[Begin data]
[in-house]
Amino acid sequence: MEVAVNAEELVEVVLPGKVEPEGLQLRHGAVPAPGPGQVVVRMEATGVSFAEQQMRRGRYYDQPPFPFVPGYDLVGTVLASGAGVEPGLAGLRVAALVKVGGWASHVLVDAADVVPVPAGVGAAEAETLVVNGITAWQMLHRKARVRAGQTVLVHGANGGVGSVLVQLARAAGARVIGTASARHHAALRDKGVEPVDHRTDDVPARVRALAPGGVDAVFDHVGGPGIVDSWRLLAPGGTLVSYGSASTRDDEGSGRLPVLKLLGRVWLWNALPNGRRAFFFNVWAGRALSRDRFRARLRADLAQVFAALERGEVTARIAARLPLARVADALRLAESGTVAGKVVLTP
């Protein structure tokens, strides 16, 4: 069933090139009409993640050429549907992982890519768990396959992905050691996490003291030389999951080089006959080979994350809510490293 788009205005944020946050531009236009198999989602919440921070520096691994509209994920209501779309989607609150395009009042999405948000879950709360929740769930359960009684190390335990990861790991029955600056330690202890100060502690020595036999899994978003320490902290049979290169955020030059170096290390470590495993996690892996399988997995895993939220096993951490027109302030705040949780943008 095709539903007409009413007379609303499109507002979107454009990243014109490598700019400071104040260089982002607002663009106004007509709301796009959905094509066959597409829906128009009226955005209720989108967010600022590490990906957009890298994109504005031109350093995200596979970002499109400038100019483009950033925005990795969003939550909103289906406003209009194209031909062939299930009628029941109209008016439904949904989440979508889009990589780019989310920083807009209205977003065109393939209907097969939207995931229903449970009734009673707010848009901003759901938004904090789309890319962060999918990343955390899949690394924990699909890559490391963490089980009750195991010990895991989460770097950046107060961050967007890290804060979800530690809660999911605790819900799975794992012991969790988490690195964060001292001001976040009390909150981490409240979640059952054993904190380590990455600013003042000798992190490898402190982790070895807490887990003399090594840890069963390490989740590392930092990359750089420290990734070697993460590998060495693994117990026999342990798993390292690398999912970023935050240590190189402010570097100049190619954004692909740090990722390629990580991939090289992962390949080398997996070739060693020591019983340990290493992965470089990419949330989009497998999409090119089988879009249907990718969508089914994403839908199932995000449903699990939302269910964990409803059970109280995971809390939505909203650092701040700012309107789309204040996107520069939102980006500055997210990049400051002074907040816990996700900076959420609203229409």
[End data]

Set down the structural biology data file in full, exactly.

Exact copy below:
[in-house]
Amino acid sequence: MEVAVNAEELVEVVLPGKVEPEGLQLRHGAVPAPGPGQVVVRMEATGVSFAEQQMRRGRYYDQPPFPFVPGYDLVGTVLASGAGVEPGLAGLRVAALVKVGGWASHVLVDAADVVPVPAGVGAAEAETLVVNGITAWQMLHRKARVRAGQTVLVHGANGGVGSVLVQLARAAGARVIGTASARHHAALRDKGVEPVDHRTDDVPARVRALAPGGVDAVFDHVGGPGIVDSWRLLAPGGTLVSYGSASTRDDEGSGRLPVLKLLGRVWLWNALPNGRRAFFFNVWAGRALSRDRFRARLRADLAQVFAALERGEVTARIAARLPLARVADALRLAESGTVAGKVVLTP
């Protein structure tokens, strides 16, 4: 069933090139009409993640050429549907992982890519768990396959992905050691996490003291030389999951080089006959080979994350809510490293 788009205005944020946050531009236009198999989602919440921070520096691994509209994920209501779309989607609150395009009042999405948000879950709360929740769930359960009684190390335990990861790991029955600056330690202890100060502690020595036999899994978003320490902290049979290169955020030059170096290390470590495993996690892996399988997995895993939220096993951490027109302030705040949780943008 095709539903007409009413007379609303499109507002979107454009990243014109490598700019400071104040260089982002607002663009106004007509709301796009959905094509066959597409829906128009009226955005209720989108967010600022590490990906957009890298994109504005031109350093995200596979970002499109400038100019483009950033925005990795969003939550909103289906406003209009194209031909062939299930009628029941109209008016439904949904989440979508889009990589780019989310920083807009209205977003065109393939209907097969939207995931229903449970009734009673707010848009901003759901938004904090789309890319962060999918990343955390899949690394924990699909890559490391963490089980009750195991010990895991989460770097950046107060961050967007890290804060979800530690809660999911605790819900799975794992012991969790988490690195964060001292001001976040009390909150981490409240979640059952054993904190380590990455600013003042000798992190490898402190982790070895807490887990003399090594840890069963390490989740590392930092990359750089420290990734070697993460590998060495693994117990026999342990798993390292690398999912970023935050240590190189402010570097100049190619954004692909740090990722390629990580991939090289992962390949080398997996070739060693020591019983340990290493992965470089990419949330989009497998999409090119089988879009249907990718969508089914994403839908199932995000449903699990939302269910964990409803059970109280995971809390939505909203650092701040700012309107789309204040996107520069939102980006500055997210990049400051002074907040816990996700900076959420609203229409």